• Only calibrate, if bg/ISIG is above 0.14 and below 0.44, applies when bg is in mmol/l).
  • Pay attention to the insertion site.
  • Try inserting the sensor first, connecting the transmitter hours later.
I really want to learn to trust the sensor and the system. For me, the SmartGuard feature of the Medtronic Minimed 640G is a really promising step towards an artificial pancreas. A system that would eventually do all the micro management required to control my glucose levels for me. But there's no way I'm giving that responsibility to a system I don't fully trust and understand.


Finally, I ask you to remember that in this blog I share my experiences when and as I face them. I may be totally in love with the system next week.

Monday, January 4, 2016

Will I use the bolus calculator of the Medtronic Minimed 640G?

I have been using the Accu-Chek Spirit Combo pump system for five and a half years. I have been really happy with its bolus calculator feature.

When I first started pumping, I was offered a choice between Accu-Chek, Animas, and Medtronic pumps. I chose the Spirit Combo as it's meter could be used as a remote controller for the pump. This means whenever I measure my blood glucose, I can immediately also dose the right amount of insulin, without having to reach for another device. I still think this is a winning feature.

After having used the system for some time I came to appreciate the embedded bolus calculator too. Without the bolus calculator, I would often get too much insulin when correcting a high blood glucose. For instance, if in the morning my sugars would be high, I'd take some additional insulin for my breakfast bolus, to bring them down. Then I'd measure my blood glucose again in one and a half hours, and see that it's even higher. So I'd inject some more insulin. One and a half hours from that I'd measure again, and find that my sugars are still high, so I'd start to wonder whether there's something wrong with either the insulin or the cannula, but inject some more insulin to make sure. Less than an hour from that, my sugars would come crashing down, and I'd be trembling in an episode of hypoglycemia.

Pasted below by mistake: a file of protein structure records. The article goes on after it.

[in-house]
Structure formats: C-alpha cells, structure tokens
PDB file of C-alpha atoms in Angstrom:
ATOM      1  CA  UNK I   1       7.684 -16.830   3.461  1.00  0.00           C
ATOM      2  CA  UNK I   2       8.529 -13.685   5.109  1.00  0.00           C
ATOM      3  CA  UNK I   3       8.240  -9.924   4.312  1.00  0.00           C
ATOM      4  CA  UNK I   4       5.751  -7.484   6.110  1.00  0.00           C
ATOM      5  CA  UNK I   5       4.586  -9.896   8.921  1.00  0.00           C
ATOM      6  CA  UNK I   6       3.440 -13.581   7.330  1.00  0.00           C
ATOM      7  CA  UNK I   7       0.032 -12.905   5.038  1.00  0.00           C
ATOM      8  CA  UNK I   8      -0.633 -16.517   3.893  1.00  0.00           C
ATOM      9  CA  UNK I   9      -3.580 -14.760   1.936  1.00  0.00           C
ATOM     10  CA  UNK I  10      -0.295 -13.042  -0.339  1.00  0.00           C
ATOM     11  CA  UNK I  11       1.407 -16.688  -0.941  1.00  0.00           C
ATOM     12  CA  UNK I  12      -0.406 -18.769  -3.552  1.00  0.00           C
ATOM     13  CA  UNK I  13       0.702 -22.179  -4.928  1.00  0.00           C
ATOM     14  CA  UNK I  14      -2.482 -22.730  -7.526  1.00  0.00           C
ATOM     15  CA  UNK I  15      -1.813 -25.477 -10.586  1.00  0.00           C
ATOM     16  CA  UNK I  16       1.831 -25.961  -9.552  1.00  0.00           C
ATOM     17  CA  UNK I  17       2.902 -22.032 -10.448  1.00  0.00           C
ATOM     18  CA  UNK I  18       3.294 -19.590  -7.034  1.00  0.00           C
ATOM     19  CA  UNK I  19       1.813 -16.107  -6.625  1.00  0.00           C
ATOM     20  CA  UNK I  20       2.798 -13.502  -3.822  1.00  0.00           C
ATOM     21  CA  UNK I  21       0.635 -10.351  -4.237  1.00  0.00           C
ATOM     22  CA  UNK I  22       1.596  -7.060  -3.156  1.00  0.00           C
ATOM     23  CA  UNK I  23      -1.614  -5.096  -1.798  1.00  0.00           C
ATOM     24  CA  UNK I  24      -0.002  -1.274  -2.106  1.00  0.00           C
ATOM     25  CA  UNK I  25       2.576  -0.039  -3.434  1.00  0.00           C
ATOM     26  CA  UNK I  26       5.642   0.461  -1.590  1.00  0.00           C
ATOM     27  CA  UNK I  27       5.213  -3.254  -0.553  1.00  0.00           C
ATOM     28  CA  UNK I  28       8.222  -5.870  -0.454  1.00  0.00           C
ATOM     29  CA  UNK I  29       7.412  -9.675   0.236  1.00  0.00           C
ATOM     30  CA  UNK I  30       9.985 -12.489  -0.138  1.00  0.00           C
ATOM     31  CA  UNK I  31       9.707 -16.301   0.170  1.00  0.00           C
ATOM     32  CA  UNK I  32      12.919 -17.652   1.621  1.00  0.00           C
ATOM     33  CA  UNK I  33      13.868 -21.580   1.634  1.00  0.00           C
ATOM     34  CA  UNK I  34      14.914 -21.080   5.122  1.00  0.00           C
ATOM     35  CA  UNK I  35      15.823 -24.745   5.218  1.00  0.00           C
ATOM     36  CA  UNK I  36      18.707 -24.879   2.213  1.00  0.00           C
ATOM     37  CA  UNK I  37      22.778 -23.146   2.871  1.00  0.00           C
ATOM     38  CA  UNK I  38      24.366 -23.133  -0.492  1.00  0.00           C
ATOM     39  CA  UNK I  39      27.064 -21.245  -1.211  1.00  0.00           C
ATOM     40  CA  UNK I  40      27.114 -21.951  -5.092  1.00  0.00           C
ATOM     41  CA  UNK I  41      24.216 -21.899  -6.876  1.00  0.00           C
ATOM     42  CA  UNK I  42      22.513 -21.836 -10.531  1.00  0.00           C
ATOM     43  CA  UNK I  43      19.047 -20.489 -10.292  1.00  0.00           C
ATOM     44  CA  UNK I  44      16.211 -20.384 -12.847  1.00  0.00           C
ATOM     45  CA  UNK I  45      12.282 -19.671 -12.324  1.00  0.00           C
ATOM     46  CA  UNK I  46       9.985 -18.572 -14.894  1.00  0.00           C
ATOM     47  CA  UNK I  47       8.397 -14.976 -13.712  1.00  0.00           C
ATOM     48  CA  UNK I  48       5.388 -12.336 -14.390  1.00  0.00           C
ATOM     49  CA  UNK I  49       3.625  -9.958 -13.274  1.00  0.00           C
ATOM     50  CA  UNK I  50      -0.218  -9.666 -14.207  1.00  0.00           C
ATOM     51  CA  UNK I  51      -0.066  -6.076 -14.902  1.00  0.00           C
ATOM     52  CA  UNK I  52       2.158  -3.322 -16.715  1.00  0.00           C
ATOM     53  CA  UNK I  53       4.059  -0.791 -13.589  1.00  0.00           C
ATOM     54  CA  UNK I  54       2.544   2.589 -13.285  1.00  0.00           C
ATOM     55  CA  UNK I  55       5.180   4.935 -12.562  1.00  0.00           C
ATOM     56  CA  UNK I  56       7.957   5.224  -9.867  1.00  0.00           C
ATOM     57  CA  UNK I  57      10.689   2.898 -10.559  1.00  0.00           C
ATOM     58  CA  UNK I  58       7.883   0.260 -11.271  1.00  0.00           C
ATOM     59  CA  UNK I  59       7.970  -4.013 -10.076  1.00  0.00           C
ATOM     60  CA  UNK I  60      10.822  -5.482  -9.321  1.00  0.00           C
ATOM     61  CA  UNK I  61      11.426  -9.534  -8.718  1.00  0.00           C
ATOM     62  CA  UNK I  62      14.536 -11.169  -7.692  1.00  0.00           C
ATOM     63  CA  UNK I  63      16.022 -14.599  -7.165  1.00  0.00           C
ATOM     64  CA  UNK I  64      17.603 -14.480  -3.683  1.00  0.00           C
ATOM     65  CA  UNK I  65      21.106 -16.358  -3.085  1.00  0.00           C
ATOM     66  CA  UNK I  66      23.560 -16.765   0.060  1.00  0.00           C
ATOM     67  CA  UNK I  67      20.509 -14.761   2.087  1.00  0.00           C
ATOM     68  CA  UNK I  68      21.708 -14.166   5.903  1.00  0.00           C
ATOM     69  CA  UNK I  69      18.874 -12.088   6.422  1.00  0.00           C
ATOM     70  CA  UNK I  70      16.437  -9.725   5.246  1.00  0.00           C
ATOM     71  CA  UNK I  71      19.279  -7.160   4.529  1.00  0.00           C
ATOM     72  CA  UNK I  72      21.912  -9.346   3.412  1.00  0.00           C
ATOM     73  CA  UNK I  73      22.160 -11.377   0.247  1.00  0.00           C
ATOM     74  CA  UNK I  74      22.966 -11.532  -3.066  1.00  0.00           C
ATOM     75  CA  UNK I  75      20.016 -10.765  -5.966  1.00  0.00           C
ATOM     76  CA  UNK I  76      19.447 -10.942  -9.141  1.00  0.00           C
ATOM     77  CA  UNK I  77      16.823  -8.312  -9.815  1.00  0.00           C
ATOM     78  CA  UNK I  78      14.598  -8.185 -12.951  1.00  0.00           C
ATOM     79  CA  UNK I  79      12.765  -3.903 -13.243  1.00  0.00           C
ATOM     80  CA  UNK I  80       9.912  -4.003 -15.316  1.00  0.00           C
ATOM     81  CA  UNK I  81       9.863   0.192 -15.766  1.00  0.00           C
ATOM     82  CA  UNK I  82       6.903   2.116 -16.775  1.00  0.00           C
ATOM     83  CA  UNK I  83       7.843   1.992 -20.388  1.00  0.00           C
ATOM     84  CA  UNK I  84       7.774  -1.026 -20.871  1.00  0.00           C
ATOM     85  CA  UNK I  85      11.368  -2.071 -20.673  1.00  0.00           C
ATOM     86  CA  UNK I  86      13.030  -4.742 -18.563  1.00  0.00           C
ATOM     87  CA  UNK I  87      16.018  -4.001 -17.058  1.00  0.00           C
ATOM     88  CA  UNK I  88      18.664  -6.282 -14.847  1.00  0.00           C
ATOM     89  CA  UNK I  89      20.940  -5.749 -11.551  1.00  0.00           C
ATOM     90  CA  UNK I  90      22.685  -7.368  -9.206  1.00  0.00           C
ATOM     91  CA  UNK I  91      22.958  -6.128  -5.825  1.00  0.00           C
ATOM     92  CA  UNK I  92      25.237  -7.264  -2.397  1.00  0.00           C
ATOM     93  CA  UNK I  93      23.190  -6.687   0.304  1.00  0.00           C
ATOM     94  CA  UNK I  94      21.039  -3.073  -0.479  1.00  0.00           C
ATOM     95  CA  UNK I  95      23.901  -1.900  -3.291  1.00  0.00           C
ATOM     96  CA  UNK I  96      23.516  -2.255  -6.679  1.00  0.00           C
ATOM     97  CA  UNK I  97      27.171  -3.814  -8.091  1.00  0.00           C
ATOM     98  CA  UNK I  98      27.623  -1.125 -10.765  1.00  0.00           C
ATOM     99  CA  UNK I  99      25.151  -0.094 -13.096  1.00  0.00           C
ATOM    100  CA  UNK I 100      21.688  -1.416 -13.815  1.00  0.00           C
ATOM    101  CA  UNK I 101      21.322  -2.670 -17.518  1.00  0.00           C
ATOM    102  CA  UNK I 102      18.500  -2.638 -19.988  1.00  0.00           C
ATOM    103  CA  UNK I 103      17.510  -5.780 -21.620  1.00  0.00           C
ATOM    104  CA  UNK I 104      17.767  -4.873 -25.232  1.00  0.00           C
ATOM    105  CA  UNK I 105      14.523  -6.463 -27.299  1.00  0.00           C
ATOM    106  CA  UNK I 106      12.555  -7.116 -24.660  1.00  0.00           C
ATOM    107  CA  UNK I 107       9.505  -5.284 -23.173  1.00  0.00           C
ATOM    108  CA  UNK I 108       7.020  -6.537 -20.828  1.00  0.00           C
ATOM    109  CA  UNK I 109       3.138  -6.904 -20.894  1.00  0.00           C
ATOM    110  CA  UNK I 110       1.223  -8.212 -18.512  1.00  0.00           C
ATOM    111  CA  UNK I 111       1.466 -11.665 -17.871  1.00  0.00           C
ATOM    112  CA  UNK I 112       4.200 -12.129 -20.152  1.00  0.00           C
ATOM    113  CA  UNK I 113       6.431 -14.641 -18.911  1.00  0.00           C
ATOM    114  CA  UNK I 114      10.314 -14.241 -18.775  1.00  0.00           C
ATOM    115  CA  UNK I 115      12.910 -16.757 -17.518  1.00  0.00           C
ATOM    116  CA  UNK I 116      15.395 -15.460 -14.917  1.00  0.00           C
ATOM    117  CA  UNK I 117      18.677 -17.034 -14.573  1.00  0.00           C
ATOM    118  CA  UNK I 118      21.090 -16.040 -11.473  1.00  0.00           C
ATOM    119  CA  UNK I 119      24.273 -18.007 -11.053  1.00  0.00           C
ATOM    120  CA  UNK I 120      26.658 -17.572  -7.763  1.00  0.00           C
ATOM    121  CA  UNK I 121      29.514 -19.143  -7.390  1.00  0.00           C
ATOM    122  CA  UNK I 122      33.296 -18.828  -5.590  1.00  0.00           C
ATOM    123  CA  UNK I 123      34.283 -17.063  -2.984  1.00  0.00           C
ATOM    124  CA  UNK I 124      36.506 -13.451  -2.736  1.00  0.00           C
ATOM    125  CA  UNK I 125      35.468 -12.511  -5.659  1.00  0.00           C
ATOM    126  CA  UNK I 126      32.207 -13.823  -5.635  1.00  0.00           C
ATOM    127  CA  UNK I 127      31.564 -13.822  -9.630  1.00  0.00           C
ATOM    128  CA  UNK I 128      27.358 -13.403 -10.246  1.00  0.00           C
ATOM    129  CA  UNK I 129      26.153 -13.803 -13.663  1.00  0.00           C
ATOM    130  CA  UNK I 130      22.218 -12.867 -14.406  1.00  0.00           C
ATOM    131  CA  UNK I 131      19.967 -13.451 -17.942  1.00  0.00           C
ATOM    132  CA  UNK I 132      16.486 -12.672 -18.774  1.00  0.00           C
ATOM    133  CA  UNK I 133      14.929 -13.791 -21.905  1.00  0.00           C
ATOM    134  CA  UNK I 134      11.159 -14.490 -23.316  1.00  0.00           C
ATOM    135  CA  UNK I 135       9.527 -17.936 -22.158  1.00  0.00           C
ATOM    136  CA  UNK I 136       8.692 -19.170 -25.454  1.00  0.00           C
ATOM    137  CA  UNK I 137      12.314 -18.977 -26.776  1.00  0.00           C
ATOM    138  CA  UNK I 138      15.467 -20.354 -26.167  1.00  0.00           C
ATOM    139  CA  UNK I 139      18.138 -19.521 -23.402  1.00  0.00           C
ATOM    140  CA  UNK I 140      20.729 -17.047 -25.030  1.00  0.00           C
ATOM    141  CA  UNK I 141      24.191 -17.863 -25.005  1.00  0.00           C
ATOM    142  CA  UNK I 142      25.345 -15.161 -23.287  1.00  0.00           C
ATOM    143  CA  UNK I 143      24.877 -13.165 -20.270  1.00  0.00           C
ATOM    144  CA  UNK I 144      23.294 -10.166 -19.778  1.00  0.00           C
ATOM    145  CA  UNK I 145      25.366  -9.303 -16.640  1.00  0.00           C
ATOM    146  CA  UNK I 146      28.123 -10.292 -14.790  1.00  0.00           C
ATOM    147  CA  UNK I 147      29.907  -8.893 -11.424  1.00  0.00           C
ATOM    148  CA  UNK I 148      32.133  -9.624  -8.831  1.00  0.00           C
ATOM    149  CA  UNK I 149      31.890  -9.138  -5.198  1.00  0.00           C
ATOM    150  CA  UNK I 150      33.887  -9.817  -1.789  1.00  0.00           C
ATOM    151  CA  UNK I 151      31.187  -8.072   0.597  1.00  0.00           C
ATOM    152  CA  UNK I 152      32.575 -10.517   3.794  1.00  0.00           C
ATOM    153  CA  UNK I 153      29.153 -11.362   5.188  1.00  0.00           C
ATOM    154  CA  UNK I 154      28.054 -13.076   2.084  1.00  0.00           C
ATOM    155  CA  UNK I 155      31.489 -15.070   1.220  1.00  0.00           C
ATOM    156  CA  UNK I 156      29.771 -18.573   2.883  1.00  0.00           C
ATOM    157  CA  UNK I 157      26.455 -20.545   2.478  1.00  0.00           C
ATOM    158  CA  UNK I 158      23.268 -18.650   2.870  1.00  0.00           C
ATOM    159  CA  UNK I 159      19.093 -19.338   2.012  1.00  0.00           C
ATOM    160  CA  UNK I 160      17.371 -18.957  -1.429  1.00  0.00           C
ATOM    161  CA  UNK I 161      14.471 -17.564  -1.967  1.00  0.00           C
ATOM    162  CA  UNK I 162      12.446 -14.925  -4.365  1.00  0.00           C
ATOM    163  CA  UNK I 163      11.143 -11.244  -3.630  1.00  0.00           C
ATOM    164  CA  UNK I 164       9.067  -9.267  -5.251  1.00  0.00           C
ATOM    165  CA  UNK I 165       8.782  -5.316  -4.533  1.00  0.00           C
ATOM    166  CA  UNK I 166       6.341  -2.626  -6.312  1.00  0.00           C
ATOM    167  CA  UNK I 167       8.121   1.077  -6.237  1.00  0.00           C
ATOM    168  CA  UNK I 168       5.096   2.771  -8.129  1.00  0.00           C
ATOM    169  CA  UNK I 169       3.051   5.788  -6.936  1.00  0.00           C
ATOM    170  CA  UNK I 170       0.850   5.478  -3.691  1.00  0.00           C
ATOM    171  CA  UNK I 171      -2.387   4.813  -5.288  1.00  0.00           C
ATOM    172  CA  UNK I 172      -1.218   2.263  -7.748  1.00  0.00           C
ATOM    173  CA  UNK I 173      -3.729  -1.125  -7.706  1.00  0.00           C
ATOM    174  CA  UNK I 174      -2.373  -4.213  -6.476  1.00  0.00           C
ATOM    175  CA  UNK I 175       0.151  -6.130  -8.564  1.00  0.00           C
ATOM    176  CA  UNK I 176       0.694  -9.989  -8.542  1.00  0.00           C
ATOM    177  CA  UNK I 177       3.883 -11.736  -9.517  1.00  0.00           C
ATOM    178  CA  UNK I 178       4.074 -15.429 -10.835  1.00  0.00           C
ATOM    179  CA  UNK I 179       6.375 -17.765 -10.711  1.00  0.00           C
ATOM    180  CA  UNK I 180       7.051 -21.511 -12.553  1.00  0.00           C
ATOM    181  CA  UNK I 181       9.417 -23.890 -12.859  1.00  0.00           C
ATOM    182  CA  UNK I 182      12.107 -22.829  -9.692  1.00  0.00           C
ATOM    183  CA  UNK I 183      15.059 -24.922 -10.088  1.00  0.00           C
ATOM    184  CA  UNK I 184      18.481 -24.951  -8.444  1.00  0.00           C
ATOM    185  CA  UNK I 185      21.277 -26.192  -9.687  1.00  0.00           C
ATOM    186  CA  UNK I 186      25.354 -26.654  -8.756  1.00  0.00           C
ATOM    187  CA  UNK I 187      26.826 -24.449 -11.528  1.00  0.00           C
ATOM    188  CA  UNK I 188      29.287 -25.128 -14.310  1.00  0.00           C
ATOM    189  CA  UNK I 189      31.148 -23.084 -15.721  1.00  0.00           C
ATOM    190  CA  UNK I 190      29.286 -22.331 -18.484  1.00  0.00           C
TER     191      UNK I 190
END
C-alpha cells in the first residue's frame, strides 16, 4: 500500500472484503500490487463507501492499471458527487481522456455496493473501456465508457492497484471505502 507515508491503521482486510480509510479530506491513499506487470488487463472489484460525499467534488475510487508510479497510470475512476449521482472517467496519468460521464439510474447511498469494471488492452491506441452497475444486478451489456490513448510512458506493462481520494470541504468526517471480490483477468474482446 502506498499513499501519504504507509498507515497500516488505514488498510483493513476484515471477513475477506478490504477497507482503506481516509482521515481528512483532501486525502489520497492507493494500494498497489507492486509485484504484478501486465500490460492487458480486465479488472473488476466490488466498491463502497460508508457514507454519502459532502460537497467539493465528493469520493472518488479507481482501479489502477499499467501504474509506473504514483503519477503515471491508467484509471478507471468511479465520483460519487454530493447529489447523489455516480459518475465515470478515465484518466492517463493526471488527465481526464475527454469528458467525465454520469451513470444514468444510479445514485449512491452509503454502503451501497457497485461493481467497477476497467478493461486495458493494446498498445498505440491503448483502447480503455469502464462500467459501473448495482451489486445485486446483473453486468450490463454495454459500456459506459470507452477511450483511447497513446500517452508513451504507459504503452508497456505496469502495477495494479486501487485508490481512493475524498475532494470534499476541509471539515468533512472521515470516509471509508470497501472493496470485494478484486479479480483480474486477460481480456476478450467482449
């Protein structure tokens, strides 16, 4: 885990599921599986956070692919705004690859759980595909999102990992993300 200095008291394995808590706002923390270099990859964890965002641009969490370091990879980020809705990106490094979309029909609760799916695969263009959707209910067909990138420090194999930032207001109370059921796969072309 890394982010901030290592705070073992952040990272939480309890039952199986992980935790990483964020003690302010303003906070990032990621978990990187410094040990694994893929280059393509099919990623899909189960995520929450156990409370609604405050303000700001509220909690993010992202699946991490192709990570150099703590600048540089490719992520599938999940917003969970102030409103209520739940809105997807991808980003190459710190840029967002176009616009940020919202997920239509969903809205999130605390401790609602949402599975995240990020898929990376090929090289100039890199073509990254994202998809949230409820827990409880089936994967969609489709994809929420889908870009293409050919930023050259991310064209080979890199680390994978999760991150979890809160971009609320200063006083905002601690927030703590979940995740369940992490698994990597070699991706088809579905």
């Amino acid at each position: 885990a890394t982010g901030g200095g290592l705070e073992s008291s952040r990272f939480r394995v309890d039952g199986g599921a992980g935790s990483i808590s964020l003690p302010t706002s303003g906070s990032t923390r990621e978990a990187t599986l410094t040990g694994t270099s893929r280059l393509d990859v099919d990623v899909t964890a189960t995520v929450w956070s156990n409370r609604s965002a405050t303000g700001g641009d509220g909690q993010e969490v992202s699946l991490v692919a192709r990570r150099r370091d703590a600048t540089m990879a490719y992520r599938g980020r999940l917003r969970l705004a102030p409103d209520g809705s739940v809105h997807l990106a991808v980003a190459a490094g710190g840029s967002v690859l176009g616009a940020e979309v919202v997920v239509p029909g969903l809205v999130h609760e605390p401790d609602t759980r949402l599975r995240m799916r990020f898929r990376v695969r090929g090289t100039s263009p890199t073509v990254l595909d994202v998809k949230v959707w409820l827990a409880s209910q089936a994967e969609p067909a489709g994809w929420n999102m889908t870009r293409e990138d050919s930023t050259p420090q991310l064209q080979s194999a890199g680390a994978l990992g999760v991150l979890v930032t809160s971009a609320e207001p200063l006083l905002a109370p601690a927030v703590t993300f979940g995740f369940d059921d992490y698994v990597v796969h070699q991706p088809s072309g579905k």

I did not really notice that pattern back then. But the bolus calculator taught me patience. When I'd check my glucose one and a half hours from breakfast, it would tell me "OK, your sugars are still high, but that's to be expected after the breakfast, remember? There are still many units of insulin in effect in your body, the situation is being taken care of." And an hour and a half from that, when I'd be frustrated again, it would remind me that yes, the insulin I have taken to lower the high reading is still working and already bringing the glucoses down, I don't need any extra insulin.

Here the bolus calculator reminds me that I still have 1.2 units of insulin on board to bring that 8.9 mmol/l down to target level, I only need 0.2 units more (added to the 6.9 units I need to cover the 55g of carbs in my meal) to make it perfect. Without that reminder I would most likely be frustrated that the reading is still high and dose some more correcting insulin that would then cause a hypo later on.

The bolus calculator has really helped me to avoid many lows, and to be less frustrated when waiting for the insulin to take effect. I would really like to continue using it.

In the Medtronic 640G, the pump system I'm currently trying out, there is no bolus calculator in the meter. The glucose meter does work as a remote controller, meaning you can set a bolus with it, but when you do that, neither the pump or the meter know how much insulin you took for the meal you were about to eat, and how many units of the total were dosed to correct a high. So after one and a half hours, there's no tool showing you that everything is going on just as planned, no need to panic and adding more insulin to the system does not benefit at all.